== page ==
After about two hours, they said I was free to go. When I asked why I had been picked up, the answer was because I was driving around and around in front of a bank.
While at Chase, my supervisor told me that if I wanted to get ahead I would have to go to college. I applied to Queens College but I was refused because I had no education paperwork. So, I took and passed the GED and was accepted to Queens College. 
In November 1965 the Great Northeast Blackout occurred, cutting power from Canada to Pennsylvania.  And where was I at the time? Stuck down in the metro. It took me five hours to walk home. 
I left Chase to work for an engineering company but Chase asked me to come back and work from 6 pm to midnight on a special project. I accepted so that I could build up my savings. 
In 1969 I was on the freeway when I was hit from behind by a truck. The company would not settle so I sued them. I went to court and the company made an offer. I refused. The judge said I should accept it because there was a five-year backup in the courts. I took the judge’s advice.
After four winters of cold and snow and with no car it was time to say au revoir to New York and head west. So where to go - Los Angeles or San Francisco? A flip of a coin decided – Los Angeles it was! I got a job with a mining company headquartered in Los Angeles and travelled to plants in California, Nevada and Arizona. 
I also transferred to California State University, Los Angeles. In 1982 I graduated with an MBA completing the requirements for both the Accounting and International Business options.
In 1989 I got a job as the Chief Accountant for the State of YAP in Micronesia. But despite the warm water and swaying palm trees, I left after three months.  
I got a job as the assistant controller for a demolition company. I met a wonderful woman from the Philippines, to whom I am still married, bought a house, and decided that my wandering days were over.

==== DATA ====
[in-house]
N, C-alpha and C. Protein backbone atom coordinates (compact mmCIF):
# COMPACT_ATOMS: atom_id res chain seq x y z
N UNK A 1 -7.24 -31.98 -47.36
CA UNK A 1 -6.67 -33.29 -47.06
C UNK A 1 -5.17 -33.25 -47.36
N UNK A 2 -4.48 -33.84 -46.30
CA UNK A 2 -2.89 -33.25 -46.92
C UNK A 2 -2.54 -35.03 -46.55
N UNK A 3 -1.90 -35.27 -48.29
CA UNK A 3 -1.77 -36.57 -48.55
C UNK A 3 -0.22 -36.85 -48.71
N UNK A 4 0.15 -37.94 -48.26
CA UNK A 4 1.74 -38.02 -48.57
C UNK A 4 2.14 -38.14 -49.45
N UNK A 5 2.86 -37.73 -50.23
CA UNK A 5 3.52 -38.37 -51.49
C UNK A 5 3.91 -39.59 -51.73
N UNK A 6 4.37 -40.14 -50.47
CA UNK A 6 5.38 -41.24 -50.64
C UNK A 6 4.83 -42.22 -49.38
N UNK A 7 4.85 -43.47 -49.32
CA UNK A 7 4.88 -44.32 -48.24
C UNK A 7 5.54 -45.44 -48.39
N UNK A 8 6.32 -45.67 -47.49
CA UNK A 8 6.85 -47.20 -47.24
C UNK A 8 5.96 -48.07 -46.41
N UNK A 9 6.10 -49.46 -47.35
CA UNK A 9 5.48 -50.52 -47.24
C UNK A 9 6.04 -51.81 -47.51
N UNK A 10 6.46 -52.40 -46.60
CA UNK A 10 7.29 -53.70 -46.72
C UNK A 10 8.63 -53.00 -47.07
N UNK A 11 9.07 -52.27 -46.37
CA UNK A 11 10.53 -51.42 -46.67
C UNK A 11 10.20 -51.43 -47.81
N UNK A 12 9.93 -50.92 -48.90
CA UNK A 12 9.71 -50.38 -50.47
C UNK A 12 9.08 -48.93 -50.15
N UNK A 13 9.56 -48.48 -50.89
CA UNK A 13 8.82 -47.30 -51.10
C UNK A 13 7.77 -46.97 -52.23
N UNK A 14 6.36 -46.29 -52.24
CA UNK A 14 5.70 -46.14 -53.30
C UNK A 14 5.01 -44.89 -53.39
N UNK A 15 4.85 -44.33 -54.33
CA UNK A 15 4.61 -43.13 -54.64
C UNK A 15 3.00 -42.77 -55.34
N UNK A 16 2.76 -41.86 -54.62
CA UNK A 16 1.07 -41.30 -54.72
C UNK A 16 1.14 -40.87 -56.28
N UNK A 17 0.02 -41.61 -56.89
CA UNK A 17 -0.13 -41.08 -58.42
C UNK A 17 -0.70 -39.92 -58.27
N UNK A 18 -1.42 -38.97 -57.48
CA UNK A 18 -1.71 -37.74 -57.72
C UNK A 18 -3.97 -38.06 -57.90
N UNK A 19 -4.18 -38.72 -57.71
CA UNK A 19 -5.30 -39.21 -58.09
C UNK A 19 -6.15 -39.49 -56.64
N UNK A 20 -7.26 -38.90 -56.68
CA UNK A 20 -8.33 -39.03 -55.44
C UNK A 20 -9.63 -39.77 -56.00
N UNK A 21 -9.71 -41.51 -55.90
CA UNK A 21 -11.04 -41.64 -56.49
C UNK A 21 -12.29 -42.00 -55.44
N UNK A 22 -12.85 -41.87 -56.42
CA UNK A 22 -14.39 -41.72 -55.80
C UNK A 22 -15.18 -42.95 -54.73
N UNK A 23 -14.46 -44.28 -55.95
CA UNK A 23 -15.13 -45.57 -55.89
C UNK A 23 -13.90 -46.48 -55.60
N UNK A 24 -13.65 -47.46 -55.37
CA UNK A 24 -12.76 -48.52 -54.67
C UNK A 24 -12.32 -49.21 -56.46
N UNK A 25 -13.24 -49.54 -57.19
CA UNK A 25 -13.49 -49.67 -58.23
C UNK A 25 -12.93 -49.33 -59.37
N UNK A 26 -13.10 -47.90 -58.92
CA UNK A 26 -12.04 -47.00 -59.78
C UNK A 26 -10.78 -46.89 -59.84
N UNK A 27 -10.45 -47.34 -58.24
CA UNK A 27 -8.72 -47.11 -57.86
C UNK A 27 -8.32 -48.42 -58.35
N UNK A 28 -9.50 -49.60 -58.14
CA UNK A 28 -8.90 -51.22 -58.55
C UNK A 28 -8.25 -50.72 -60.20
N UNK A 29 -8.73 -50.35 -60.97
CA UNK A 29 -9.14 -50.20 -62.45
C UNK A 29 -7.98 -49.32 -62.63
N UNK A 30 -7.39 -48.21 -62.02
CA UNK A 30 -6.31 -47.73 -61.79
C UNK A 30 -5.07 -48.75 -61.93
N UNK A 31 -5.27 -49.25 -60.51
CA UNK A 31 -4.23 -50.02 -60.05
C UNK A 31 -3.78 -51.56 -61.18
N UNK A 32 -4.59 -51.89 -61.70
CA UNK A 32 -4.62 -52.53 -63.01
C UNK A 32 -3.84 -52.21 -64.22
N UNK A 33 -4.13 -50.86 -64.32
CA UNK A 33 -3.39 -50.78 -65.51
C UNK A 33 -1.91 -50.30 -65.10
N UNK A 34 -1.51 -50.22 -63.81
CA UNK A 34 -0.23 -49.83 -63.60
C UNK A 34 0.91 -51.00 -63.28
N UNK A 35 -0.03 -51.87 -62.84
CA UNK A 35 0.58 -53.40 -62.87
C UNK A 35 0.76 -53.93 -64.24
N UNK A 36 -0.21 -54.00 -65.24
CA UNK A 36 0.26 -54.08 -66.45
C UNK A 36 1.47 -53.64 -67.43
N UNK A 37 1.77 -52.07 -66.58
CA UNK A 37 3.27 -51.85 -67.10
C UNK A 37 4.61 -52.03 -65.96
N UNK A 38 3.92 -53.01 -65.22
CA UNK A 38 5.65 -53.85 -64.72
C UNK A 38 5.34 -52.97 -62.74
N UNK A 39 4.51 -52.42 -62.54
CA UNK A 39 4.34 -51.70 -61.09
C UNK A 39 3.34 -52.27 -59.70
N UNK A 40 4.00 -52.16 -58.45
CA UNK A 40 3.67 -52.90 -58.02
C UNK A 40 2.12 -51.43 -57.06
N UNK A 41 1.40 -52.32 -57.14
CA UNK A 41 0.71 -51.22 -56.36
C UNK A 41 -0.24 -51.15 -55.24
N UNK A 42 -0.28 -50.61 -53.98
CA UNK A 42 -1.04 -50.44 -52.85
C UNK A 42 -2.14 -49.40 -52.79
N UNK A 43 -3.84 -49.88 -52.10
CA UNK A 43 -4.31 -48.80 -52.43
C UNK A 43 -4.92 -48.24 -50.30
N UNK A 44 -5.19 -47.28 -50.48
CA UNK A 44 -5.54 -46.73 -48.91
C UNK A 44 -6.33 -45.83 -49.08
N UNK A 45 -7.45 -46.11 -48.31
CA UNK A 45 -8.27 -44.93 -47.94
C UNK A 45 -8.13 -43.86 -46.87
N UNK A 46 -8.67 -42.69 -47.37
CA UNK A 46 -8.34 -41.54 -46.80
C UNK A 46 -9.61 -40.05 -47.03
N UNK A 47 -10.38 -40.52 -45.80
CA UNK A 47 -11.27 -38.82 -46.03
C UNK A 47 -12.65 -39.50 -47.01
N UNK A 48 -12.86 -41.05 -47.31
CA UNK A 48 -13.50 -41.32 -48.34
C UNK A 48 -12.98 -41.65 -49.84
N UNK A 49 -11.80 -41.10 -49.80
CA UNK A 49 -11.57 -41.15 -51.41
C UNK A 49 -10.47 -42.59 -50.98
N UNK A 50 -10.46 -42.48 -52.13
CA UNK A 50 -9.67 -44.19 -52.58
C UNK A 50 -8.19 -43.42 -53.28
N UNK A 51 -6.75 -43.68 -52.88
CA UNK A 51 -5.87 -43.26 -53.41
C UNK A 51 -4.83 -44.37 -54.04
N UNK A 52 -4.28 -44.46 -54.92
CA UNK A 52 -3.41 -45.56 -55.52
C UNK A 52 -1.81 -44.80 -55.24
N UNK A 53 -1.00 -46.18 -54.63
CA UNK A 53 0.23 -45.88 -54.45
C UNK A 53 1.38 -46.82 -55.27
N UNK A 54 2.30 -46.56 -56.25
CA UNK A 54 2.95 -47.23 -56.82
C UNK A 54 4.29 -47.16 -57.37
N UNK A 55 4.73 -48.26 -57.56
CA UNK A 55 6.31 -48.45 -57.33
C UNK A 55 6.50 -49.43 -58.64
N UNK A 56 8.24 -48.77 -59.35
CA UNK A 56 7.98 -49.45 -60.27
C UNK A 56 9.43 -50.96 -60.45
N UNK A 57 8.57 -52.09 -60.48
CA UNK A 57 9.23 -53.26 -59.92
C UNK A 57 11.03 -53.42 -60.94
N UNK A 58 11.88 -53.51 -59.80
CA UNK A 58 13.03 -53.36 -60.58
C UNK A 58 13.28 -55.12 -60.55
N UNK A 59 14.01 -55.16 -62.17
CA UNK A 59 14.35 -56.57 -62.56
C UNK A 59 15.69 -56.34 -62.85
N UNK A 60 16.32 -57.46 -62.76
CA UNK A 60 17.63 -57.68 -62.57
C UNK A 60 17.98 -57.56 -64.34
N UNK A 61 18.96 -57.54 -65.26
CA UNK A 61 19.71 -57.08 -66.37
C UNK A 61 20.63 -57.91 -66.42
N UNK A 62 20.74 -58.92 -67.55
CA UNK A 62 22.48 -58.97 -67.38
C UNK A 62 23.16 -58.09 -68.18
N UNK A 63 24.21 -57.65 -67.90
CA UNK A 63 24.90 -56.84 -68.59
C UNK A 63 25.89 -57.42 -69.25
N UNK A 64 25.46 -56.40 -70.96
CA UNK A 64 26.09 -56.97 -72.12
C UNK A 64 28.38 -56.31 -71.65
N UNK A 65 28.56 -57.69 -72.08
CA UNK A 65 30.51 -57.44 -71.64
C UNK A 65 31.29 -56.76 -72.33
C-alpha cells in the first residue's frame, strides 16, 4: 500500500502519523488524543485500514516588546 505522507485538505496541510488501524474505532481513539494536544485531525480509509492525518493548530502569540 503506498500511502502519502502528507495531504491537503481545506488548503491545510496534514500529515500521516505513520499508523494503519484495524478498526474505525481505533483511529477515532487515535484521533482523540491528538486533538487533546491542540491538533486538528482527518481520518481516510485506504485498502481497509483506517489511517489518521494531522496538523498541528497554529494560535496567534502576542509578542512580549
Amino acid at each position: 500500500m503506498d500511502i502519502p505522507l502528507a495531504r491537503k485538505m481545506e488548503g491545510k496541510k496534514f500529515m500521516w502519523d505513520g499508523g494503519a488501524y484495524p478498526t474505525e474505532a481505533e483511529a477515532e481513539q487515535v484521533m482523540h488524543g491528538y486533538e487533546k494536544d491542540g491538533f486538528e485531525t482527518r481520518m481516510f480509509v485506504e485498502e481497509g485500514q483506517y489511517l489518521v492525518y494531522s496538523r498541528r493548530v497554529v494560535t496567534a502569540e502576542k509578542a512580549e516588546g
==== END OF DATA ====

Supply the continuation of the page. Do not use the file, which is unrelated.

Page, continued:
But alas, settling down was not meant to be. 

Shared Stories: Creamistry

Like most children, Kay Halsey always enjoyed ice cream.  An ice cream outing with her great-granddaughter prompted Kay’s memories of making ice cream by hand.  Shared Stories is a weekly column featuring articles by participants in a writing class at the Norwalk Senior Center. Bonnie Mansell is the instructor for this free class offered through the Cerritos College Adult Education Program. Curated by Carol Kearns

By Kay Halsey

“I scream, You scream, We all scream for ice scream.”  Even today, children recognize this cheer.

In the 1920’s all children had penny banks to save gift money.  Any other money children were given was designated for streetcar fare between school and home. 

It was two miles from my junior high school to home.  I decided I would walk home and save my money to go through the shopping area to buy a “goodie,” an ice cream cone or a pastry, with my dime.

Drug stores had small tables and chairs opposite the counter where there were many displays of different flavored ice cream. A cone cost ten cents. The salesman would put a scoop or two in the crispy cake cone and hand it to you. Then you could sit down, lick the cream, and savor the cool, sweet cream.